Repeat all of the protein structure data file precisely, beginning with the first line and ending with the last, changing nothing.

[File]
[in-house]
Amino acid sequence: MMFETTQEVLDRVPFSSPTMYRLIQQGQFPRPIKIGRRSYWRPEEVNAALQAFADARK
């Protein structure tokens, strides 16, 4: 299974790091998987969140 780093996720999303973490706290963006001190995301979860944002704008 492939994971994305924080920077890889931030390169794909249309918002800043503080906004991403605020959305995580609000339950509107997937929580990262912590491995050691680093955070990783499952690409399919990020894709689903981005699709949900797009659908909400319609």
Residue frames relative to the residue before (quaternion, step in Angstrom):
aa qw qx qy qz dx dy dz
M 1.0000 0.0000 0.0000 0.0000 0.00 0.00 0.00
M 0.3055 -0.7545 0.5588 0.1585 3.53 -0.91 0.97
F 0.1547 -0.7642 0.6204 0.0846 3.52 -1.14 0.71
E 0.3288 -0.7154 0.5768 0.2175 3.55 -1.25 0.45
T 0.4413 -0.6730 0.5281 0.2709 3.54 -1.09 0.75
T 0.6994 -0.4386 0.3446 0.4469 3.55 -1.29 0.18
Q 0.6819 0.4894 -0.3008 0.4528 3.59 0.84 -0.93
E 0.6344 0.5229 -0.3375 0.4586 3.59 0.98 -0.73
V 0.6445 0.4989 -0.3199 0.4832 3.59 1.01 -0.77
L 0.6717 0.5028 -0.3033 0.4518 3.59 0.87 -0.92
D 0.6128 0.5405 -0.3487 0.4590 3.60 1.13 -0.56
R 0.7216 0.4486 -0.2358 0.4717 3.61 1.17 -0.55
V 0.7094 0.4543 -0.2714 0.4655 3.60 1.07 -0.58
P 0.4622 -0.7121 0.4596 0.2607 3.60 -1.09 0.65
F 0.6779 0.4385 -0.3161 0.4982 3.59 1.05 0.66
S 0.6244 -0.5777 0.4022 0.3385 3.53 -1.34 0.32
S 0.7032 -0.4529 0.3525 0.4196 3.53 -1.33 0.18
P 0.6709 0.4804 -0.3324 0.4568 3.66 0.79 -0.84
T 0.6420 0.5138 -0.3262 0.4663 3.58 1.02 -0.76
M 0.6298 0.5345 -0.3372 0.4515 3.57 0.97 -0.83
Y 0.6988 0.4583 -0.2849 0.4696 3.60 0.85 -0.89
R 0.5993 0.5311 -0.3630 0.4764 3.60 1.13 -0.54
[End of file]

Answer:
[in-house]
Amino acid sequence: MMFETTQEVLDRVPFSSPTMYRLIQQGQFPRPIKIGRRSYWRPEEVNAALQAFADARK
């Protein structure tokens, strides 16, 4: 299974790091998987969140 780093996720999303973490706290963006001190995301979860944002704008 492939994971994305924080920077890889931030390169794909249309918002800043503080906004991403605020959305995580609000339950509107997937929580990262912590491995050691680093955070990783499952690409399919990020894709689903981005699709949900797009659908909400319609």
Residue frames relative to the residue before (quaternion, step in Angstrom):
aa qw qx qy qz dx dy dz
M 1.0000 0.0000 0.0000 0.0000 0.00 0.00 0.00
M 0.3055 -0.7545 0.5588 0.1585 3.53 -0.91 0.97
F 0.1547 -0.7642 0.6204 0.0846 3.52 -1.14 0.71
E 0.3288 -0.7154 0.5768 0.2175 3.55 -1.25 0.45
T 0.4413 -0.6730 0.5281 0.2709 3.54 -1.09 0.75
T 0.6994 -0.4386 0.3446 0.4469 3.55 -1.29 0.18
Q 0.6819 0.4894 -0.3008 0.4528 3.59 0.84 -0.93
E 0.6344 0.5229 -0.3375 0.4586 3.59 0.98 -0.73
V 0.6445 0.4989 -0.3199 0.4832 3.59 1.01 -0.77
L 0.6717 0.5028 -0.3033 0.4518 3.59 0.87 -0.92
D 0.6128 0.5405 -0.3487 0.4590 3.60 1.13 -0.56
R 0.7216 0.4486 -0.2358 0.4717 3.61 1.17 -0.55
V 0.7094 0.4543 -0.2714 0.4655 3.60 1.07 -0.58
P 0.4622 -0.7121 0.4596 0.2607 3.60 -1.09 0.65
F 0.6779 0.4385 -0.3161 0.4982 3.59 1.05 0.66
S 0.6244 -0.5777 0.4022 0.3385 3.53 -1.34 0.32
S 0.7032 -0.4529 0.3525 0.4196 3.53 -1.33 0.18
P 0.6709 0.4804 -0.3324 0.4568 3.66 0.79 -0.84
T 0.6420 0.5138 -0.3262 0.4663 3.58 1.02 -0.76
M 0.6298 0.5345 -0.3372 0.4515 3.57 0.97 -0.83
Y 0.6988 0.4583 -0.2849 0.4696 3.60 0.85 -0.89
R 0.5993 0.5311 -0.3630 0.4764 3.60 1.13 -0.54